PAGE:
US Release Date: 08-05-1983
Directed by: Paul Brickman
- Tom Cruise, as
- Joel Goodsen
- Rebecca De Mornay, as
- Joe Pantoliano, as
- Richard Masur, as
- Bronson Pinchot, as
- Curtis Armstrong, as
- Nicholas Pryor, as
- Joel's Father
- Janet Carroll, as
- Joel's Mother
- Shera Danese, as
- Raphael Sbarge, as
- Bruce A. Young, as
- Megan Mullally, as
- Call Girl
- Sean Penn as
Rebecca De Mornay before she became a nanny and Tom Cruise before he jumped the couch, in Risky Business
Risky Business is remembered today mostly for the scene of Tom Cruise dancing in his underwear to "Old Time Rock and Roll". When it first came out in theaters I recall the line, "What the Fuck." making quite an impression as well. In the long run, this will be remembered most as the film that made Tom Cruise a star.
Joel is an average upper middle class high school senior with two things weighing heavy on his mind, grades and sex. His parents expect him to make it into an Ivy League school, yet during one scene we discover that he is perhaps above average in his grades but he is hardly the valedictorian. Of his four close friends, at least one is sexually active, while the other two are vague on their sexual knowledge.
This first part of the film is a realistic portrayal of teenage boys. School is an important part of their life and some have sexual experiences, while others do not. This all changes when Lana, in the form of Rebecca De Mornay doing an obligatory 1980s nude scene, enters the picture. Her character is the most important for the story but she also takes the plot in a direction that no longer resembles anything real.
After an awkward encounter with a black drag queen, he gives Joel, Lana's phone number. "It's what you want. It's what every white boy off the lake wants." she assures him. Lana shows up at Joel's house in a scene that seems right out of a teen boy's fantasy. She walks right into his house, he lifts her dress and the wind blows the patio doors open. The scene is symbolic perhaps, but also a bit porno cheesy.
The next morning she robs Joel and runs off. After getting into trouble with her pimp, she ends up back at Joel's house where they eventually come up with a plan. She invites some of her whore friends over while he invites his rich, horny class mates to use their services.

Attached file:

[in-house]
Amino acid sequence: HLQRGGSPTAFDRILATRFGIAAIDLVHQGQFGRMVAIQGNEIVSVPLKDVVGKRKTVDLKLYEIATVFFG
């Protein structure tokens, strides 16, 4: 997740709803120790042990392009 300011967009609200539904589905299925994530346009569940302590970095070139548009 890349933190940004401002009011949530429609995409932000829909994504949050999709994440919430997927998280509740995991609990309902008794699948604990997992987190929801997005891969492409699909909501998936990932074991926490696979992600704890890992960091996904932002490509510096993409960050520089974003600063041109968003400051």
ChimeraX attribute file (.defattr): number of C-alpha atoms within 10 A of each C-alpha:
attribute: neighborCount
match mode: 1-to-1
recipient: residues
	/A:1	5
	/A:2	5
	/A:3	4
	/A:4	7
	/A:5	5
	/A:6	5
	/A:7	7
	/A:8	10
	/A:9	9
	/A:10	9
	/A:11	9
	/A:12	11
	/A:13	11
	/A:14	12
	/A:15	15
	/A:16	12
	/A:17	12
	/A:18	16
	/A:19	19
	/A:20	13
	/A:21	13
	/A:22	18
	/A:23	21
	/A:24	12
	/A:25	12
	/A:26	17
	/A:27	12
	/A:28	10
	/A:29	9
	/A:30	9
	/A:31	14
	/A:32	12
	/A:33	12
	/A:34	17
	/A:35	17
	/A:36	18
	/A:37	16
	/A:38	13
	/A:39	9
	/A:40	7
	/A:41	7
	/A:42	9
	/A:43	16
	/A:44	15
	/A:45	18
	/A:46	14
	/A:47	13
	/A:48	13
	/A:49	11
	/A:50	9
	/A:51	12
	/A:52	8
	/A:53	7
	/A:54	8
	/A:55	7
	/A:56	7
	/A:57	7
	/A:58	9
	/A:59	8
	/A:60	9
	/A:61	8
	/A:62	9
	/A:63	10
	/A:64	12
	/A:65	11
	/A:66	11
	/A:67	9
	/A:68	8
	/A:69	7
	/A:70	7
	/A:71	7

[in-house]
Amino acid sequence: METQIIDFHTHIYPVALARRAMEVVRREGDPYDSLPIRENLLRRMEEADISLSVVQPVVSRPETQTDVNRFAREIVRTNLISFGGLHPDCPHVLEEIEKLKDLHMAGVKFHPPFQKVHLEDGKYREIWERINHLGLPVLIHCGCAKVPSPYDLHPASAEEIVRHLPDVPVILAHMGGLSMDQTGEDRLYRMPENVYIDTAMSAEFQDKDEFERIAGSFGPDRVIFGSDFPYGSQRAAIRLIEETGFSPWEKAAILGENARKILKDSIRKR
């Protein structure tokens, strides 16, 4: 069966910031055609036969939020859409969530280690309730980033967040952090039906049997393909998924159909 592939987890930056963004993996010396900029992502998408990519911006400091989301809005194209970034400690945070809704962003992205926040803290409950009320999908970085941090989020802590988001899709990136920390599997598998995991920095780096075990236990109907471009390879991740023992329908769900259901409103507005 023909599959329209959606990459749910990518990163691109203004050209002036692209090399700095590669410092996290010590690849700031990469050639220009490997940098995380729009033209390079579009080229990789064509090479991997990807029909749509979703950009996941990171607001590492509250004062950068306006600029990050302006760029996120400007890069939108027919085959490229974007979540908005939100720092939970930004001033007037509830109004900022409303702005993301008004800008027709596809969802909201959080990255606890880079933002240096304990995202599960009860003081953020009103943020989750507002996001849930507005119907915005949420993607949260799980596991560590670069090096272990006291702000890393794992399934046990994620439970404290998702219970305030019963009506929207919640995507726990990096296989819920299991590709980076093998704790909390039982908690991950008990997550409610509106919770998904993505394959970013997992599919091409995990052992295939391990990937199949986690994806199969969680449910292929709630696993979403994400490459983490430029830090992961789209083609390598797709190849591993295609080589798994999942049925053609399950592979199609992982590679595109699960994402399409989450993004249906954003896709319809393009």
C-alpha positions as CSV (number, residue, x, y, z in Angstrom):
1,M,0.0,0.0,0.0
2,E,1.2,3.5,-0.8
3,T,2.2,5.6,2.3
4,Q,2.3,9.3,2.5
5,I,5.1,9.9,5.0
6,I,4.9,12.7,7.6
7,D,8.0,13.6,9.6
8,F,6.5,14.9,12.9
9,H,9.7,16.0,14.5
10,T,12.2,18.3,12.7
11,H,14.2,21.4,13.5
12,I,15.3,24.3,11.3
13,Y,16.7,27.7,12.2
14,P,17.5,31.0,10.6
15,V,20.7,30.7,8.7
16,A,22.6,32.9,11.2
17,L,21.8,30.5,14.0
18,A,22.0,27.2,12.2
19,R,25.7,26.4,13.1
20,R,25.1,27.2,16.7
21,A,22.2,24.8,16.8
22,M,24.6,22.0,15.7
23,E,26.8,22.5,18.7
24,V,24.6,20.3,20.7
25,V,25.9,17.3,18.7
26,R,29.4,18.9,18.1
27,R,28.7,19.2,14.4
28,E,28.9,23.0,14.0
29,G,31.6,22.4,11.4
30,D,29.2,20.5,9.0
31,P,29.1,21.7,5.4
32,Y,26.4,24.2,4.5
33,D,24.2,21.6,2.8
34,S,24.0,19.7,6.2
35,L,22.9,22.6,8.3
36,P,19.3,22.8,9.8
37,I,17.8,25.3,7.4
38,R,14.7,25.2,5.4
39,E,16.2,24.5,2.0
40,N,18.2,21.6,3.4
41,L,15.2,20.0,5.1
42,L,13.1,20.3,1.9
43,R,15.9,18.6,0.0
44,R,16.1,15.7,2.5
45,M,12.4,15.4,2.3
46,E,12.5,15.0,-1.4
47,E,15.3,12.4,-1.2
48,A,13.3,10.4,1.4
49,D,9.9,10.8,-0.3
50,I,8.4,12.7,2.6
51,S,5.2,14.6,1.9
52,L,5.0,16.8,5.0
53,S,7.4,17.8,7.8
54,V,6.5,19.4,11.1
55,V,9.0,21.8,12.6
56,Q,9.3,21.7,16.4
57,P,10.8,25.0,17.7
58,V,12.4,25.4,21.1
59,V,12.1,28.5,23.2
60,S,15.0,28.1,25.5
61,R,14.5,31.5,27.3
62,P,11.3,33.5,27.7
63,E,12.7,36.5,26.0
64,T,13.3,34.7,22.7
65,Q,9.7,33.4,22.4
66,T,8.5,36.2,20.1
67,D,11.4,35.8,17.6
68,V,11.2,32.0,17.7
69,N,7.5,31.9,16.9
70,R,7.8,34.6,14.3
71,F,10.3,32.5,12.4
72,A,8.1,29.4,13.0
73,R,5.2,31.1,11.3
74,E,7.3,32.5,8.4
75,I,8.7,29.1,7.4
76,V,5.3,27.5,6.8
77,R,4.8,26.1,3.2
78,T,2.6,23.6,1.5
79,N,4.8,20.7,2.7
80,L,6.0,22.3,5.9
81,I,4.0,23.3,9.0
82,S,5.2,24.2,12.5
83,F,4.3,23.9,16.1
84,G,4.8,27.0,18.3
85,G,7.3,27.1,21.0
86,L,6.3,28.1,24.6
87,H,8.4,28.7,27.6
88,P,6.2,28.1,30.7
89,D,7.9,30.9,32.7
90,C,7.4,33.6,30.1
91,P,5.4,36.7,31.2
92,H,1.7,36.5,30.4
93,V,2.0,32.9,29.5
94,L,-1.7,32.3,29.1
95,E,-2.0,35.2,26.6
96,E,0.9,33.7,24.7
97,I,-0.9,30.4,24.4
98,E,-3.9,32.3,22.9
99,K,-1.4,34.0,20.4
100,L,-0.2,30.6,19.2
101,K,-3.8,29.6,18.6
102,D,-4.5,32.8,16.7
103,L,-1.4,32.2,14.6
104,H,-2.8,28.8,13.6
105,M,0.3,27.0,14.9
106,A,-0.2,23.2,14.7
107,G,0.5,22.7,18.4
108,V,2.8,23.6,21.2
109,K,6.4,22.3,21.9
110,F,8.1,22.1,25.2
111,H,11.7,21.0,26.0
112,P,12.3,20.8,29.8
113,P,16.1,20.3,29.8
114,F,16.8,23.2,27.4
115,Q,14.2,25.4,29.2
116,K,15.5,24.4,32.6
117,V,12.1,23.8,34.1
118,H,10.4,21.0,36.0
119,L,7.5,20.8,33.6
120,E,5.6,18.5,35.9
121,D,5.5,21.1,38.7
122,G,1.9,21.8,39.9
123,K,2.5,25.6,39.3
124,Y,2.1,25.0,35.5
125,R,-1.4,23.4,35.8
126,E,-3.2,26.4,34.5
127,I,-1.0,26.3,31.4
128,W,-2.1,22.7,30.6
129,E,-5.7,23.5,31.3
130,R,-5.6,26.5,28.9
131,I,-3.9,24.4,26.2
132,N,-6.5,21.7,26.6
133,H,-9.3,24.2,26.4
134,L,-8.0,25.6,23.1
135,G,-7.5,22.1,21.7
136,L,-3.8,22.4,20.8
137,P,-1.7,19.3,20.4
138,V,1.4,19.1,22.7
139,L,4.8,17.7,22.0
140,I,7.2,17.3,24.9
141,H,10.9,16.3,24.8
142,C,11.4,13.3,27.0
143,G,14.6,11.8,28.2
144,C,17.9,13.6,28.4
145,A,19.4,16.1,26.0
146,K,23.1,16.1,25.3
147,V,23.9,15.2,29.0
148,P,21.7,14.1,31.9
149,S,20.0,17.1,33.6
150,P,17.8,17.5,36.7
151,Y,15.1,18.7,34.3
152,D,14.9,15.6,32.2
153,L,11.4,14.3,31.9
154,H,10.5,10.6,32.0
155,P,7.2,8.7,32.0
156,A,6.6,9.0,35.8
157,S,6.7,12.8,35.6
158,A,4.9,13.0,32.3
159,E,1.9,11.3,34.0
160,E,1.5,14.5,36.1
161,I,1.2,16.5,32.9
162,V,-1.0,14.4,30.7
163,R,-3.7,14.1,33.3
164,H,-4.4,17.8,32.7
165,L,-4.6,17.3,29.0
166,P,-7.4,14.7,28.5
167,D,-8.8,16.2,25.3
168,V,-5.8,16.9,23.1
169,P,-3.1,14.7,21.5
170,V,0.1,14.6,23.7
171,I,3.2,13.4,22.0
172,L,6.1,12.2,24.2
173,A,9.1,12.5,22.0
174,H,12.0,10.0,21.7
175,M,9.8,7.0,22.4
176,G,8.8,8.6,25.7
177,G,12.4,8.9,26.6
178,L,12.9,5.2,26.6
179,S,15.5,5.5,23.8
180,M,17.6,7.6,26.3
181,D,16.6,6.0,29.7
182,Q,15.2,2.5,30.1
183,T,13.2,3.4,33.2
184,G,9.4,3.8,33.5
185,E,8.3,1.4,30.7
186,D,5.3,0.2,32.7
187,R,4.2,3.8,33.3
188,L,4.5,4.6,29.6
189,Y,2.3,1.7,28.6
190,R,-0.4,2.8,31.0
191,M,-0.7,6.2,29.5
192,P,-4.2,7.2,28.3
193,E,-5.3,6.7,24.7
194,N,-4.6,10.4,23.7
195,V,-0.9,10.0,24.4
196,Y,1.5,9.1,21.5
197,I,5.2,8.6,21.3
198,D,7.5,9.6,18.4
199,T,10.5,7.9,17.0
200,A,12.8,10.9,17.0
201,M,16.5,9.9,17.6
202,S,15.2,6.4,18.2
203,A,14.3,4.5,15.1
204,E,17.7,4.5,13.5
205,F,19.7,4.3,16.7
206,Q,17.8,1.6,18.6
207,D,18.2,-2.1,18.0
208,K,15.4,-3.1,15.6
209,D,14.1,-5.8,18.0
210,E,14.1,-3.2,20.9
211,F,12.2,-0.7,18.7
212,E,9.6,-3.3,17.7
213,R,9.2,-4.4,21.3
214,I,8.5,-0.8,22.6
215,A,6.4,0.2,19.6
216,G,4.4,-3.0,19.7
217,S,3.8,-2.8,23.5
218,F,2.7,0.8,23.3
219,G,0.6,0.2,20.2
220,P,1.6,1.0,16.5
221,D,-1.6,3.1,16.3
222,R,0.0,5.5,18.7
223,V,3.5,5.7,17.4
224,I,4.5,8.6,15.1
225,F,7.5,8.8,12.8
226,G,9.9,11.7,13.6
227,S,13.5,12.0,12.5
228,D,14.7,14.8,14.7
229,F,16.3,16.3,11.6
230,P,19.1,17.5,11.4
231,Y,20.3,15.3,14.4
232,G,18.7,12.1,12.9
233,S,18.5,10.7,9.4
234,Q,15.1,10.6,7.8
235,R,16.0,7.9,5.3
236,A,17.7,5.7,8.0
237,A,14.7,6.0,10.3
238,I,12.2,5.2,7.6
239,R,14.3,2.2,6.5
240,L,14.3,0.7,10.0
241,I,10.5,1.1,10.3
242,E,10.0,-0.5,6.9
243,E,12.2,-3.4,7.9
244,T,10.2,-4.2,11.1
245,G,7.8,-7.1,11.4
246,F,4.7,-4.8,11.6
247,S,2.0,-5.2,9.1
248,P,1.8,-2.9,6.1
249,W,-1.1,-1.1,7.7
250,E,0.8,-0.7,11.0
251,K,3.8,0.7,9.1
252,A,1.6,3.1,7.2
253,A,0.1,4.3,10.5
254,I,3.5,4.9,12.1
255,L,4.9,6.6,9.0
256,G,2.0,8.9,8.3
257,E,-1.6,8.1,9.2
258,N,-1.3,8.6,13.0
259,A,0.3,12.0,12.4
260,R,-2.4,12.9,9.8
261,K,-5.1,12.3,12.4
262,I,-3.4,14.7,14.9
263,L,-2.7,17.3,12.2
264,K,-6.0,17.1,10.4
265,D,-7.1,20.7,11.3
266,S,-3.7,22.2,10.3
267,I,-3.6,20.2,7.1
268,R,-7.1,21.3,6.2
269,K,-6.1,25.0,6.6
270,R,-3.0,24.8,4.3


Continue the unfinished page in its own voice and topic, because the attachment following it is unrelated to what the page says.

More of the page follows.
At this point all sense of reality has left the building. Lana and all of her prostitute friends are clean, upscale looking women for hire. None of Joel's friends leak his whore house business to anyone who would call the police. The neighbors are never shown objecting to the dozens of cars parked along the street and all the comings and goings from Joel's house.
As is a common sequence in many teen films, Joel must clean up before his parents get home. This means getting his father's Porsche fished out of Lake Michigan and detailed like new. He has to buy back his parents' furniture from the pimp as well as put everything back in place. Again, he never seems concerned that his neighbors might mention to his parents that something happened while they were gone.
Joel celebrating his moment of freedom by dancing around his house is one that any young person can relate to, as is him feeling that he has to lose his virginity to keep up with his friends. Risky Business connects with the audience the first third of the movie, then becomes a teenage boy's sexual fantasy. As a teenager I liked the last two thirds better, but now I enjoy the beginning much more.
Tom Cruise in Risky Business.
As Eric said, Risky Business is pure (heterosexual) teen fantasy. Only in the movies could such outlandish events play out without any negative repercussions. Although to be fair, writer/director Paul Brickman originally envisioned a slightly darker ending but was overruled by the studio. If you can get past the unrealistic aspects of the story, however, Risky Business has a lot to offer in the way of entertainment.
Very few movies have launched the career of a major movie star the way this role shot Tom Cruise into the stratosphere. The instantly iconic dance in white socks, pink dress shirt, tighty-whiteys, and Ray-Ban sunglasses was improvised by Cruise. The script simply stated that Joel, “dance to rock music”. Not since Clark Gable undressed in It Happened One Night and wasn't wearing an undershirt had a movie star so effected sales of a product. Whereas Gable caused the popularity of T-Shirts to plummet, Cruise had the opposite effect. The sales of Ray-Ban wayfarer model sunglasses exploded 2,000% after the release of Risky Business.